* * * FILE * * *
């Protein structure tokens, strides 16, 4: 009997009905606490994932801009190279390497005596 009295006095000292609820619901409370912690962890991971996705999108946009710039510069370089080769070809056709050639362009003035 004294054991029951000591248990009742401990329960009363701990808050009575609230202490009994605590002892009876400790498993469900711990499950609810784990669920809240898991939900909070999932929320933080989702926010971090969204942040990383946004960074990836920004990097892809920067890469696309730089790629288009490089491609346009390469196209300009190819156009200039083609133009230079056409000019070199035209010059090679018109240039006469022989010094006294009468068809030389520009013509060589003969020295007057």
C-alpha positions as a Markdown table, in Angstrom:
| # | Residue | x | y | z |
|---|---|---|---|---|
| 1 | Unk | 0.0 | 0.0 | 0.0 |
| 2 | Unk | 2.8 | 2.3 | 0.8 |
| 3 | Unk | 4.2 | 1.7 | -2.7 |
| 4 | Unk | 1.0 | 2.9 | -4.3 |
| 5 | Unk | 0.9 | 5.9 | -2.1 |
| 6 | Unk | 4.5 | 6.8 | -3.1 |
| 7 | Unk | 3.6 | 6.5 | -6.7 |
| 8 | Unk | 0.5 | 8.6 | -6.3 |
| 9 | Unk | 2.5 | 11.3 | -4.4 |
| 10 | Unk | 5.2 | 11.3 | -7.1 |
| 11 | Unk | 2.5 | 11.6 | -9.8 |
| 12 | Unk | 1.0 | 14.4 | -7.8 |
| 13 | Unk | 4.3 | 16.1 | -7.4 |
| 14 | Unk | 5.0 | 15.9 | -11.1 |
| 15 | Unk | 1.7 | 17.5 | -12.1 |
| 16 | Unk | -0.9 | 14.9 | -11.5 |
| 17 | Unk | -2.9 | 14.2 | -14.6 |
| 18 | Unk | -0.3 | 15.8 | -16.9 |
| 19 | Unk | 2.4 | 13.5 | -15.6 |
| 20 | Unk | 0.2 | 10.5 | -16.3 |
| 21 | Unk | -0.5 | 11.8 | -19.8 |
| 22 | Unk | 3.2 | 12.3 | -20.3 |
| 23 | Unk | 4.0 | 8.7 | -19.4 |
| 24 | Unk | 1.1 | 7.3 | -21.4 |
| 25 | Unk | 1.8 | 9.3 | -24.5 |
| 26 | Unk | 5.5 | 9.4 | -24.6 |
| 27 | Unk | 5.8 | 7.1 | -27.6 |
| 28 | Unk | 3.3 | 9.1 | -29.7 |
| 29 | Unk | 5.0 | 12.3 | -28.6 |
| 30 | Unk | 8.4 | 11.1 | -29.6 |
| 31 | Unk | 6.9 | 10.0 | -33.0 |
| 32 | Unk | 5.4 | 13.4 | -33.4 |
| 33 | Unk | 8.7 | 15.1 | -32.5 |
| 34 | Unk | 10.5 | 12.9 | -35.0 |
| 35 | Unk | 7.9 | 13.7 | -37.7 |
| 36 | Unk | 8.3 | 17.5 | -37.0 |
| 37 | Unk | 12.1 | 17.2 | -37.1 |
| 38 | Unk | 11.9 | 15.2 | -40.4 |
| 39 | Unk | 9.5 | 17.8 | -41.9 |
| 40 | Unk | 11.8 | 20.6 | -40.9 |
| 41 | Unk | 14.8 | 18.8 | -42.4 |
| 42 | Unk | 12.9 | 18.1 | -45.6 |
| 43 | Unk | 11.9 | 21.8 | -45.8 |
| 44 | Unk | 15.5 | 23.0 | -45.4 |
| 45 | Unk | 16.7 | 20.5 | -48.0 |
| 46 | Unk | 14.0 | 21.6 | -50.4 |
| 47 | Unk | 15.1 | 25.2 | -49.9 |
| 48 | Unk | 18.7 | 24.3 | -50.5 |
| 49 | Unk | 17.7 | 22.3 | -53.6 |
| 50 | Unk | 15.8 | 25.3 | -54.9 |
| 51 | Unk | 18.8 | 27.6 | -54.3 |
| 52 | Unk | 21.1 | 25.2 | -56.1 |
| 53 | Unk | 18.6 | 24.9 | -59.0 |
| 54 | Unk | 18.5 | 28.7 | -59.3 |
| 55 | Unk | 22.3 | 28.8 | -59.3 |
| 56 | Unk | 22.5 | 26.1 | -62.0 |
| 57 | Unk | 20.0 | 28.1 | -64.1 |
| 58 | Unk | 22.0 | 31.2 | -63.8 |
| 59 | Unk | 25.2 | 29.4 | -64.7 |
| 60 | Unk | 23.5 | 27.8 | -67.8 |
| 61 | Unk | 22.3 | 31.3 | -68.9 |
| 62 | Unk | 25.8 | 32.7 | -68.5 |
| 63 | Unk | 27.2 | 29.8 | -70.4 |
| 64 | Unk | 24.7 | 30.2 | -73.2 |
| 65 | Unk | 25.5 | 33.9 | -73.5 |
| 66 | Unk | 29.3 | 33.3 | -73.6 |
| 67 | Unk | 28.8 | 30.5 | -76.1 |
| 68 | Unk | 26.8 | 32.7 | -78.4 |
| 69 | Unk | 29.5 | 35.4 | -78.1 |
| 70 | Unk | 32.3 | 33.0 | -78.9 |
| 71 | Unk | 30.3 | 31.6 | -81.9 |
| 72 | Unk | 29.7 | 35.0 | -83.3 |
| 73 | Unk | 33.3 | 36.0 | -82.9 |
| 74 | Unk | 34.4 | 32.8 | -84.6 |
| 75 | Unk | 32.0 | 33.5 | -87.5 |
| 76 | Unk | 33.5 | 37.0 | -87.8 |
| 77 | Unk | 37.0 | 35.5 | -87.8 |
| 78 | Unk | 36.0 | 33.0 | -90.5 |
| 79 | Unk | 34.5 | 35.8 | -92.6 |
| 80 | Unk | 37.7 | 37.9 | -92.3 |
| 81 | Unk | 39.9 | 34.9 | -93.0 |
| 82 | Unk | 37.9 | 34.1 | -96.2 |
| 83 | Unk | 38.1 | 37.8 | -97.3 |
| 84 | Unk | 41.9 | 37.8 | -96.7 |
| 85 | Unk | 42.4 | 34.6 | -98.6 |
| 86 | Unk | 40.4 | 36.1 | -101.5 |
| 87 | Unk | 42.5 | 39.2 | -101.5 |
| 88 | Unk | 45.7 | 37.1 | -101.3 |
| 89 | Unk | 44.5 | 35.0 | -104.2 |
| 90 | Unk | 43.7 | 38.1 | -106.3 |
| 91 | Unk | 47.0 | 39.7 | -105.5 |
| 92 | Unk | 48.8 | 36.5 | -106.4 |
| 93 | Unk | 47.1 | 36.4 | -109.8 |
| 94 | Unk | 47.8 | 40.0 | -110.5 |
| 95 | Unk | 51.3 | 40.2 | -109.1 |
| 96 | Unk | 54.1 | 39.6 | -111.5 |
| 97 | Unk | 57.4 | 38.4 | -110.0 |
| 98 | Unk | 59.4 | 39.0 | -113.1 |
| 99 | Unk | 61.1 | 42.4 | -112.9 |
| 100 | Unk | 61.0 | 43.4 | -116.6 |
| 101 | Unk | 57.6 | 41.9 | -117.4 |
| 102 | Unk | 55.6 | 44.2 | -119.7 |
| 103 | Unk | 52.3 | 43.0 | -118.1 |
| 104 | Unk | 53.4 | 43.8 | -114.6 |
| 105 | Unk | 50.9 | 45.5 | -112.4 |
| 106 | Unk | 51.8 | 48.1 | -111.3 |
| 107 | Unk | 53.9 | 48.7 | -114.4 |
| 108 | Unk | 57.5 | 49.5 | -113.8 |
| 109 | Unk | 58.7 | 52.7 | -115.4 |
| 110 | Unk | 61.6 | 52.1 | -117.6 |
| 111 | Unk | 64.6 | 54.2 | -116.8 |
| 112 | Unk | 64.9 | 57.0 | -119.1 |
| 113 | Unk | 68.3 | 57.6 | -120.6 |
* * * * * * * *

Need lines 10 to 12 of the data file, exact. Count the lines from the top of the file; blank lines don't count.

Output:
| 6 | Unk | 4.5 | 6.8 | -3.1 |
| 7 | Unk | 3.6 | 6.5 | -6.7 |
| 8 | Unk | 0.5 | 8.6 | -6.3 |